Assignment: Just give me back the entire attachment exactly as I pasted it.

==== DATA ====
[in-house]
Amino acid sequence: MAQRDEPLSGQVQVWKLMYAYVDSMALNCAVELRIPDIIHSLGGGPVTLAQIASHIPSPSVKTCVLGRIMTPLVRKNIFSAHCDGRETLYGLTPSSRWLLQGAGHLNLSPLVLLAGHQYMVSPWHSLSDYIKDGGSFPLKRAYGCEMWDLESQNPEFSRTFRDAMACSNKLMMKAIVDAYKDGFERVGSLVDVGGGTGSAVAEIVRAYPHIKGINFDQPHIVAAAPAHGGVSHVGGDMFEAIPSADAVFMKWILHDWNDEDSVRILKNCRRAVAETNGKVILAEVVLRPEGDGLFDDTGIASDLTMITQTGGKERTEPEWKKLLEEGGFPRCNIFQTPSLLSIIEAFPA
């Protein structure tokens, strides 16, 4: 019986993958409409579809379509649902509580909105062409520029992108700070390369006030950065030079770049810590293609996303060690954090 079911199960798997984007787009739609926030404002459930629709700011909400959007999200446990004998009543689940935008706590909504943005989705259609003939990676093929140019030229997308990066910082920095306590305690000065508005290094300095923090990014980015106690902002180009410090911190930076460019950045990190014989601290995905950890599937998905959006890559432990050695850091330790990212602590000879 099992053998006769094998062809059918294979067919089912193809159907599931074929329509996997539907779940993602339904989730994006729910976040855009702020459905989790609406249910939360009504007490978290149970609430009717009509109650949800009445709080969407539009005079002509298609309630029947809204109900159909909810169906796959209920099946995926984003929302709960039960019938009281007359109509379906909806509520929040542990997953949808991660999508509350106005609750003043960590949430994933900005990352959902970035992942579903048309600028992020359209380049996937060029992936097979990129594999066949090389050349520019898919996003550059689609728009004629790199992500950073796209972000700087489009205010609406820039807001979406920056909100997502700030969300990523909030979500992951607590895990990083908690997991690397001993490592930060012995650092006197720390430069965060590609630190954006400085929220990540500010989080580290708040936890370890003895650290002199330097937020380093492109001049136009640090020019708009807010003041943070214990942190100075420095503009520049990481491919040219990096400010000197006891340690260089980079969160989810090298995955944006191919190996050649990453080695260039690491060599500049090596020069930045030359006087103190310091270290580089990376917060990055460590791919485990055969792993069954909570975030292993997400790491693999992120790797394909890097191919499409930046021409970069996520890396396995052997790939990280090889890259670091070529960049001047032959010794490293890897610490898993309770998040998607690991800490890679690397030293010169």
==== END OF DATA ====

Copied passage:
[in-house]
Amino acid sequence: MAQRDEPLSGQVQVWKLMYAYVDSMALNCAVELRIPDIIHSLGGGPVTLAQIASHIPSPSVKTCVLGRIMTPLVRKNIFSAHCDGRETLYGLTPSSRWLLQGAGHLNLSPLVLLAGHQYMVSPWHSLSDYIKDGGSFPLKRAYGCEMWDLESQNPEFSRTFRDAMACSNKLMMKAIVDAYKDGFERVGSLVDVGGGTGSAVAEIVRAYPHIKGINFDQPHIVAAAPAHGGVSHVGGDMFEAIPSADAVFMKWILHDWNDEDSVRILKNCRRAVAETNGKVILAEVVLRPEGDGLFDDTGIASDLTMITQTGGKERTEPEWKKLLEEGGFPRCNIFQTPSLLSIIEAFPA
């Protein structure tokens, strides 16, 4: 019986993958409409579809379509649902509580909105062409520029992108700070390369006030950065030079770049810590293609996303060690954090 079911199960798997984007787009739609926030404002459930629709700011909400959007999200446990004998009543689940935008706590909504943005989705259609003939990676093929140019030229997308990066910082920095306590305690000065508005290094300095923090990014980015106690902002180009410090911190930076460019950045990190014989601290995905950890599937998905959006890559432990050695850091330790990212602590000879 099992053998006769094998062809059918294979067919089912193809159907599931074929329509996997539907779940993602339904989730994006729910976040855009702020459905989790609406249910939360009504007490978290149970609430009717009509109650949800009445709080969407539009005079002509298609309630029947809204109900159909909810169906796959209920099946995926984003929302709960039960019938009281007359109509379906909806509520929040542990997953949808991660999508509350106005609750003043960590949430994933900005990352959902970035992942579903048309600028992020359209380049996937060029992936097979990129594999066949090389050349520019898919996003550059689609728009004629790199992500950073796209972000700087489009205010609406820039807001979406920056909100997502700030969300990523909030979500992951607590895990990083908690997991690397001993490592930060012995650092006197720390430069965060590609630190954006400085929220990540500010989080580290708040936890370890003895650290002199330097937020380093492109001049136009640090020019708009807010003041943070214990942190100075420095503009520049990481491919040219990096400010000197006891340690260089980079969160989810090298995955944006191919190996050649990453080695260039690491060599500049090596020069930045030359006087103190310091270290580089990376917060990055460590791919485990055969792993069954909570975030292993997400790491693999992120790797394909890097191919499409930046021409970069996520890396396995052997790939990280090889890259670091070529960049001047032959010794490293890897610490898993309770998040998607690991800490890679690397030293010169």